Im having a hydraulic press and another Gorton Master mill delivered today, traded from a buddy of mine down in Van Nuys. Both need work of course.
http://picasaweb.google.com/gunnerasch/DropBox#5476770291520433394
The Gorton I already have, looked like this one, maybe worse, before I rebuilt it.
I have DROs for all the existing machines, that I need to install before long. But one thing at a time.
Gunner

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Gunner Asch wrote:

Those switches you scrounged are the modular industrial variety where you stack various contact blocks together to build the switch you need? If so, you just need to scrounge the contact blocks to build them up equivalent to the originals.
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wrote:

All the motors, except for the 110vt coolant pump..are 3ph.
The switches are brand new Allan Bradleys that I bought several years ago on ebay.
The original switches were very special, with oversized contacts and so forth, and they switched the 3ph directly, rather than using contactors. Ive never seen anything similar anywhere..and I do fix machinery for a living.
But thanks anyways.
Gunner
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Gunner Asch wrote:

Lots of the industrial modular switches switch 3ph directly. What's the rating on the old switches? If you really can't find suitable contact blocks for the modular switches, then just stick a separate contactor box in some inaccessible spot on the machine.
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wrote:

Thats what Ive done..put a contactor box on the machine...Im just asking for advice about how many contactors to stuff in it.
Gunner
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wrote:

I would think one per phase of electricalicity would be sufficient. YMMV.
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Hmm, doesn't that Hardinge cabinet handle a reversing 2 speed motor already? And how about a reversing drum switch for the spindle, ala Bridgeport spindle motor for your spindle motor?
I'm trying to remember what all you described the functions as when you showed me that panel, but from what you describe here, I think you've got it covered? Oh, just reread your post, I thought you were using the Hardinge panel... Might be something to consider if it's not too big. Maybe hang it off the back of the mill?
Jon
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On Tue, 17 Aug 2010 07:13:38 -0800, Jon Anderson

http://picasaweb.google.com/gunnerasch/Larios#5422372365921682802
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Well then you put switches in the control console and contactors in another box. That is what I would do.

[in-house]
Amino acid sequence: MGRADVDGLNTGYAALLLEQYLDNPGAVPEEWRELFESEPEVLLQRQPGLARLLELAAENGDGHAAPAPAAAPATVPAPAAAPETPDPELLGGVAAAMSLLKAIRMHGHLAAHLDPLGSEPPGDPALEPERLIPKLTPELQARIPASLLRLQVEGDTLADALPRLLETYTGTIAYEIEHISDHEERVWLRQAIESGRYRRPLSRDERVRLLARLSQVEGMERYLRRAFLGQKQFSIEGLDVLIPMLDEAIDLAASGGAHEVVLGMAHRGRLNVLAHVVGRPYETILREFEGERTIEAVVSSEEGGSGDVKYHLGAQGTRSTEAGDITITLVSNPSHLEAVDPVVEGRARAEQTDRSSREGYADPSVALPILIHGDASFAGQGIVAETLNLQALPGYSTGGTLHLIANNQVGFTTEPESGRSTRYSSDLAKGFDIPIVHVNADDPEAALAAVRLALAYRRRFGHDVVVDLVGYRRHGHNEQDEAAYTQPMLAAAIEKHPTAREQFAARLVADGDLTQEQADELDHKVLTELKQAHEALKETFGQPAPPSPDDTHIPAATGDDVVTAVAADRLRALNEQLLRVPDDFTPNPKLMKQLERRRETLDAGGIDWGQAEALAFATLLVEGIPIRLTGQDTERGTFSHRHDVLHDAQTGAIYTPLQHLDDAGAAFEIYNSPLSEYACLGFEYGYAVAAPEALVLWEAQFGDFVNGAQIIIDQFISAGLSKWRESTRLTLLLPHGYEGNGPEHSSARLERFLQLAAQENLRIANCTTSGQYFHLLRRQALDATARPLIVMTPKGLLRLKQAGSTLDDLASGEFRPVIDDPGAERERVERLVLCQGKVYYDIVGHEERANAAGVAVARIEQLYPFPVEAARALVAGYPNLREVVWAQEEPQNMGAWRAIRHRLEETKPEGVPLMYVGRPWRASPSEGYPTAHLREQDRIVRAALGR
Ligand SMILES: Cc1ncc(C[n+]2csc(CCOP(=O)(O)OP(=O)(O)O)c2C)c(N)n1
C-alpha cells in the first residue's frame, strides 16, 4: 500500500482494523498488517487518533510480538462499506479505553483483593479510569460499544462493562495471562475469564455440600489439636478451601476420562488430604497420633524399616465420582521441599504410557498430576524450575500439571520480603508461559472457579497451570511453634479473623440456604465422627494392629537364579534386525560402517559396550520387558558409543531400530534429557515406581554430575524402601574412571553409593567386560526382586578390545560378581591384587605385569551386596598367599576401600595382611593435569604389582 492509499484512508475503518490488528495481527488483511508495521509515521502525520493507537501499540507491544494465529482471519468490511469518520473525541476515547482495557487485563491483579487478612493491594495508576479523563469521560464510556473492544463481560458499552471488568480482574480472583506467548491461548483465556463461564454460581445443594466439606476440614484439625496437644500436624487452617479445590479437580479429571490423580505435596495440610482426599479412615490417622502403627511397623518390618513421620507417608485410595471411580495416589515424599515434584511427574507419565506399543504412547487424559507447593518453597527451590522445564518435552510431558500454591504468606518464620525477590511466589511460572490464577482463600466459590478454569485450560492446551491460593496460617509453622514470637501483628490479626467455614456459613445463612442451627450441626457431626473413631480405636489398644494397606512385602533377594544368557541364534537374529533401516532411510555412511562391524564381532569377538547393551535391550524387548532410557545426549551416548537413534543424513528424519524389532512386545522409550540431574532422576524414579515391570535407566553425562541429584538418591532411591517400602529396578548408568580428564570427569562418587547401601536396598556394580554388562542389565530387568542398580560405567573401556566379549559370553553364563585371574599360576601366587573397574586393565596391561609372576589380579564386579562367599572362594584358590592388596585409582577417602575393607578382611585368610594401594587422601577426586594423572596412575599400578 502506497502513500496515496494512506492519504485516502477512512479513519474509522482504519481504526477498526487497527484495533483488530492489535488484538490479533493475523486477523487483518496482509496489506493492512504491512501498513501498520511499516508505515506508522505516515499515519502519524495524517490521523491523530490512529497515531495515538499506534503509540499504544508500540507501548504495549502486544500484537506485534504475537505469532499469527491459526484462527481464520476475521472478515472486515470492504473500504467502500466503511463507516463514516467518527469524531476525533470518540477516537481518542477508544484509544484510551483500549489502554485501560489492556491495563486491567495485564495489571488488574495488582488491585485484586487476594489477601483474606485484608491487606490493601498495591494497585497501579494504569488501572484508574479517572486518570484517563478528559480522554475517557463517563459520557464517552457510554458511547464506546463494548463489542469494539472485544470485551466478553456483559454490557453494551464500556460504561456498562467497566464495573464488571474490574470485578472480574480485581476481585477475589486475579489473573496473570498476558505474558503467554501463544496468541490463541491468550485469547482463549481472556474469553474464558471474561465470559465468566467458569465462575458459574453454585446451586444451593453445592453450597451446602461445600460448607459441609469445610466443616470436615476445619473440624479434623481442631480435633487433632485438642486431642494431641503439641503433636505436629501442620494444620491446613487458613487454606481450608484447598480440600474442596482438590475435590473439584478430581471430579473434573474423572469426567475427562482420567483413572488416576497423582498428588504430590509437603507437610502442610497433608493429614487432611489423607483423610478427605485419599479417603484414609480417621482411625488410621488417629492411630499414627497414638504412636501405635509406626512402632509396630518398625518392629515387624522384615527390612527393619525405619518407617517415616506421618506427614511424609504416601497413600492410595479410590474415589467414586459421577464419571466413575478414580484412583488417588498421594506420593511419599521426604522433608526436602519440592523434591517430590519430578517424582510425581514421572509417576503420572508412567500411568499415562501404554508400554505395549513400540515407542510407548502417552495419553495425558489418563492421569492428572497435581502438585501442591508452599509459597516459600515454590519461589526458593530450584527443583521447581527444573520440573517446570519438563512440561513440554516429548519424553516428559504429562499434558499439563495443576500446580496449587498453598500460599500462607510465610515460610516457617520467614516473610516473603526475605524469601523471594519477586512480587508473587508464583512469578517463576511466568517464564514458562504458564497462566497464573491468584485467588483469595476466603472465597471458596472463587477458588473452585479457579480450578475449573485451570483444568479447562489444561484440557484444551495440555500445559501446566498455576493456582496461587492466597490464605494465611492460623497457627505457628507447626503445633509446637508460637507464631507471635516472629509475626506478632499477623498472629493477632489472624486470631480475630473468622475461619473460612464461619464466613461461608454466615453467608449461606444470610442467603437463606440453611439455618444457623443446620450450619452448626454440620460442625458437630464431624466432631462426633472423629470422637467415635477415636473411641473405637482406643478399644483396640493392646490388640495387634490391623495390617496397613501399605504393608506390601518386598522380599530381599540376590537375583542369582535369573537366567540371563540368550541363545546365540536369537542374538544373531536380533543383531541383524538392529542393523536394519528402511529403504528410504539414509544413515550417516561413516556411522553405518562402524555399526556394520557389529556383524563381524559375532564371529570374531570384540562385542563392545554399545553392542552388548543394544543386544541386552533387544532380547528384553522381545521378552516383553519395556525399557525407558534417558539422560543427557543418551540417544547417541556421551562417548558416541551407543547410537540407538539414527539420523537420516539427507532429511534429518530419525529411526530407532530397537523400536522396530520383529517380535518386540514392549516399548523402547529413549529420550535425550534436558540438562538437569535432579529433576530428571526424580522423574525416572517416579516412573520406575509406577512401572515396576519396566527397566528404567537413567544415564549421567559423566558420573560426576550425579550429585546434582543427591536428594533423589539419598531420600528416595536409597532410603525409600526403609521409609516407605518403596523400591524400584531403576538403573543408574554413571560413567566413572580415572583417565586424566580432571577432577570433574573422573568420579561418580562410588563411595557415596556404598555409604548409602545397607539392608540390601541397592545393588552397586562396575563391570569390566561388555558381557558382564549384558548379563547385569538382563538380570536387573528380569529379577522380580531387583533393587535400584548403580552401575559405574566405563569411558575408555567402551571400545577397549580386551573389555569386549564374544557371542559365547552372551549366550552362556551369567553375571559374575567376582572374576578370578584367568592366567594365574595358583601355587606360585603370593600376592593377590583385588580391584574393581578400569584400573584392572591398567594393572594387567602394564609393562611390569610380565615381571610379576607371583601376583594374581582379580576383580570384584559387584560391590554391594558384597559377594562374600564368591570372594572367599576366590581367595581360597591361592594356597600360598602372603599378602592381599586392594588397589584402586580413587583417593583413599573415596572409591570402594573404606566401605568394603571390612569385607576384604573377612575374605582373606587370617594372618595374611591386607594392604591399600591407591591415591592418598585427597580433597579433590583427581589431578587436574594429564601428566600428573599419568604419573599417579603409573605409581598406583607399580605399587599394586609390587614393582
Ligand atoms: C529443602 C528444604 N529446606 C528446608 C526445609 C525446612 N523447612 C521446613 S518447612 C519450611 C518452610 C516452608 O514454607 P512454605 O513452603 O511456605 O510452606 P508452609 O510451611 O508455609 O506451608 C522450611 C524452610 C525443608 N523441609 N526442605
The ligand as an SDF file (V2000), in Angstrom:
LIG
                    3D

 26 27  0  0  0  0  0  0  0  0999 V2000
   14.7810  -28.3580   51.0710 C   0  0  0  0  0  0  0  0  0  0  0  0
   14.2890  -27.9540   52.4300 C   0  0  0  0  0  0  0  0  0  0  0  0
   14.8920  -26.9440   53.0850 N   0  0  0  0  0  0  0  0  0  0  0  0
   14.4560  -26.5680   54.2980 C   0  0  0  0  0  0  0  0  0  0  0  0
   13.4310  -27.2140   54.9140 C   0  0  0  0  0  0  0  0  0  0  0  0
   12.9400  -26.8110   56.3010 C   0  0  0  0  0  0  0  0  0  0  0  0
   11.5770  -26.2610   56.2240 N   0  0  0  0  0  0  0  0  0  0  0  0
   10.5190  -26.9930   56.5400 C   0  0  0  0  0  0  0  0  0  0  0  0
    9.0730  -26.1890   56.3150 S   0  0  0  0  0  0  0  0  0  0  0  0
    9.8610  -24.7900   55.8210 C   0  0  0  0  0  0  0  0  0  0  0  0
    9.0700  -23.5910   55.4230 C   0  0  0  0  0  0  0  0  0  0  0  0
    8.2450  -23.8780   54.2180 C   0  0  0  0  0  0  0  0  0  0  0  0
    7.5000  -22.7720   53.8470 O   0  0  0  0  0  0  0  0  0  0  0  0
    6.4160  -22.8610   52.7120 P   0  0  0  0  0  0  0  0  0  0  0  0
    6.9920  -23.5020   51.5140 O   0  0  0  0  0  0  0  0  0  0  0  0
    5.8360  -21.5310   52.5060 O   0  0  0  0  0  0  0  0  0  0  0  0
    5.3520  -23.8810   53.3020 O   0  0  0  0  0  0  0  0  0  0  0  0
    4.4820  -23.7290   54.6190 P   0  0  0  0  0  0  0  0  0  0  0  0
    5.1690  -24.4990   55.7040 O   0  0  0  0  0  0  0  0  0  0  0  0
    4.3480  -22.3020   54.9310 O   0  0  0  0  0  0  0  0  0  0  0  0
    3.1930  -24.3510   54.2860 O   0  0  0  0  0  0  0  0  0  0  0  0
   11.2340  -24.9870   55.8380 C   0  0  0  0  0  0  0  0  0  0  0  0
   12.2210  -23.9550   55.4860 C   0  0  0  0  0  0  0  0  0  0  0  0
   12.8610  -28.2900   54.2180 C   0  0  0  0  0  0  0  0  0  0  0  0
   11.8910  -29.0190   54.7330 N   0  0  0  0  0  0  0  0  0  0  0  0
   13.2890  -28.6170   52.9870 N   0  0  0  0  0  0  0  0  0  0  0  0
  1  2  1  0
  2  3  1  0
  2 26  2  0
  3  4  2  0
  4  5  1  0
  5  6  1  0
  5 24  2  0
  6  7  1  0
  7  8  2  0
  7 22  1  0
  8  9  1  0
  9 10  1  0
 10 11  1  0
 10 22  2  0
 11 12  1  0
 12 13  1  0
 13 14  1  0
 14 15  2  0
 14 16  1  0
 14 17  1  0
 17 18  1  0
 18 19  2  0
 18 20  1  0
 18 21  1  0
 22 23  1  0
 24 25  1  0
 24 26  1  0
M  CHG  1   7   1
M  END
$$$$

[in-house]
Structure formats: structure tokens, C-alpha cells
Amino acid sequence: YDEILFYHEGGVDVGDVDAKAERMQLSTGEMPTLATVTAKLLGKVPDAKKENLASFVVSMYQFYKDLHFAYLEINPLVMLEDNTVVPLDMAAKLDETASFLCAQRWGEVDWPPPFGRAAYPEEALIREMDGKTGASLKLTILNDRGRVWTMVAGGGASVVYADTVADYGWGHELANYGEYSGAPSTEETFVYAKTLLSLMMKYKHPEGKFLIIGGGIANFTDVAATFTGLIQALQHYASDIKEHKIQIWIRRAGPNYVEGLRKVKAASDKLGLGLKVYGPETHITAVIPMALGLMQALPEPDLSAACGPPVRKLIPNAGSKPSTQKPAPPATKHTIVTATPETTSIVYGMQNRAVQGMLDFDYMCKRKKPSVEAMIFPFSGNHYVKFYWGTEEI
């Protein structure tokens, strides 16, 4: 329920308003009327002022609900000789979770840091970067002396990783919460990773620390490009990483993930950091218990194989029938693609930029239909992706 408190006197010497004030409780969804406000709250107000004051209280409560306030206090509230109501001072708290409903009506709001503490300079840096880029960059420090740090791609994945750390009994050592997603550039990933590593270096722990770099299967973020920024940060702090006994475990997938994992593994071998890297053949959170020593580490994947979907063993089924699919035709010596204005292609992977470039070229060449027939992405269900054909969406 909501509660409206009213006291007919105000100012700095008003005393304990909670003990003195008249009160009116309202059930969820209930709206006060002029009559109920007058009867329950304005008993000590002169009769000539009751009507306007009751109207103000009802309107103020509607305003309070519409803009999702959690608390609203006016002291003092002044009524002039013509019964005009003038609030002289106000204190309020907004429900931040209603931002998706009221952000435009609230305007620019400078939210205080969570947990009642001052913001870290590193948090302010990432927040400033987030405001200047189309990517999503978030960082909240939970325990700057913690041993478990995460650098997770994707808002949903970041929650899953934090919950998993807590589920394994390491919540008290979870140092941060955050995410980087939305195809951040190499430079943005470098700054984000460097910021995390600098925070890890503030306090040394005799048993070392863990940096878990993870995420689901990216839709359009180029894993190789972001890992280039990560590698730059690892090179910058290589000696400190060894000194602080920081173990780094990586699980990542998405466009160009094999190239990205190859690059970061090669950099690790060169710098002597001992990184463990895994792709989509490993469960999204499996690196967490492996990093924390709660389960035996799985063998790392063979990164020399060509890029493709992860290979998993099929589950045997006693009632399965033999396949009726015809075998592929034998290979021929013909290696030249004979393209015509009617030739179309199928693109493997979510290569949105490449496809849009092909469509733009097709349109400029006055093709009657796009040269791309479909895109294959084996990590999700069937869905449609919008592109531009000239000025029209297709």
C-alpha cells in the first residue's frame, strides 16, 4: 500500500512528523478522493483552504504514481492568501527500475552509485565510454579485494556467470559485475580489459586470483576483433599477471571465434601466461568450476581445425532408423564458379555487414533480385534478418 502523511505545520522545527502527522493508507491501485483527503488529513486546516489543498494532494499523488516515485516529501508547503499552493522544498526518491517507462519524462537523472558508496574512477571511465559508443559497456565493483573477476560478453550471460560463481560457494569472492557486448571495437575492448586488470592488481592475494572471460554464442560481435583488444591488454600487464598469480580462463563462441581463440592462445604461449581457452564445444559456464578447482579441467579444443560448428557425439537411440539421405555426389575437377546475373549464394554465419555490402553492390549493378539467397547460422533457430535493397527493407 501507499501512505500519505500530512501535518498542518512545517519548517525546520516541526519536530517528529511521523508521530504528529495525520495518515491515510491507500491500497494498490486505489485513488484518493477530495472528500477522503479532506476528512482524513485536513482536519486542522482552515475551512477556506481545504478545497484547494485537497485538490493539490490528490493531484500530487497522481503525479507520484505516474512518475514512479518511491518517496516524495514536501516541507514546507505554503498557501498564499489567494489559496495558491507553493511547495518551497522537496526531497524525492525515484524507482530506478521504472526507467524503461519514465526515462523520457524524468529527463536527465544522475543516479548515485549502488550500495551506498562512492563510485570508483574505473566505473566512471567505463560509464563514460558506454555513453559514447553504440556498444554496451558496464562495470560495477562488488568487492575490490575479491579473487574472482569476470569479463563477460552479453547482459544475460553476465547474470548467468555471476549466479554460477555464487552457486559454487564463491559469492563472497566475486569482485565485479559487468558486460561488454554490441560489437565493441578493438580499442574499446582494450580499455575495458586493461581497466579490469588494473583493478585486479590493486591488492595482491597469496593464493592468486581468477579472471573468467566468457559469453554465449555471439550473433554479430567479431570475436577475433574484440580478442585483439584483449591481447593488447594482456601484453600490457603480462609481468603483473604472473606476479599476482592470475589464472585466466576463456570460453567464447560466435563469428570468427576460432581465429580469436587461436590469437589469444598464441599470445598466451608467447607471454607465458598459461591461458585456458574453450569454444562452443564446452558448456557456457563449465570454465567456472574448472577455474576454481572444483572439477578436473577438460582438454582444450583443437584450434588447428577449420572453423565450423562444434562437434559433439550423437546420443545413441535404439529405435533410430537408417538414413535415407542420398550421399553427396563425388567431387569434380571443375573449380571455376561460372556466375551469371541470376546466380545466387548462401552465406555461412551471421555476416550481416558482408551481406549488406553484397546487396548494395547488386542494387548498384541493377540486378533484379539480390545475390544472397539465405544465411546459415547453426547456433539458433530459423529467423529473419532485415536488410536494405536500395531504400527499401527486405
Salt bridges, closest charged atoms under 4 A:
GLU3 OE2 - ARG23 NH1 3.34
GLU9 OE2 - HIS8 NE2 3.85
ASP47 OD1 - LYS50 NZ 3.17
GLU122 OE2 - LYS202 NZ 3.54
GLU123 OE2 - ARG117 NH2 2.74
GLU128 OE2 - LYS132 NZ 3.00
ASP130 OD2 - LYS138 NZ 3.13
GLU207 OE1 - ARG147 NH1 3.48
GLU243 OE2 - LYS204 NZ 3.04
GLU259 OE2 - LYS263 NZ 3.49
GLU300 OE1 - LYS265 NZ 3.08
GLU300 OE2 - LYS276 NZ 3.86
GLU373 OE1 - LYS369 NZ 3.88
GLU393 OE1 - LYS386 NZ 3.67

Wes -- "Additionally as a security officer, I carry a gun to protect government officials but my life isn't worth protecting at home in their eyes." Dick Anthony Heller
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wrote:

http://picasaweb.google.com/gunnerasch/Larios#5450582029551420674
Please advise as to where the Control Console is?
Gunner
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It done be wherever you gonna put it, since you are building the controls for the mill...
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On Tue, 17 Aug 2010 19:40:47 -0700 (PDT), Cross-Slide

Indeed.
Gunner
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Gunner Asch wrote:

Well, it sucks and I've been there. There's some sort of optical illusion that takes place when you look at a bunch of components and envision them in a box. They must shrink in your mind and the box gets larger. Get a big box for the contactors and be done with it.
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I was told once to buy a box twice as big as I need and hope things fit.
Wes -- "Additionally as a security officer, I carry a gun to protect government officials but my life isn't worth protecting at home in their eyes." Dick Anthony Heller
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On 08/17/2010 11:10 AM, Jim Stewart wrote:

I realized after a while that it's not that the components look smaller -- it's that you never consider how much space the interconnect is going to take. Take all your contactors in their boxes (pretend they're still in their boxes), set them right together, and buy a box that big.
Now try putting them in, with room for lots of stiff cable, and space to get your hands in, etc., etc.
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Would there be room for enough contactors to switch all your motor outputs as needed and use some kind of micro PLC for all the logical functions. I'm thinking along that line because a micro PLC could replace hundreds of logic relays, timing relays, etc. Wire all your switches to PLC inputs enter the logic to have the PLC control the contactors. Are you using the mini IEC style contactors?
RogerN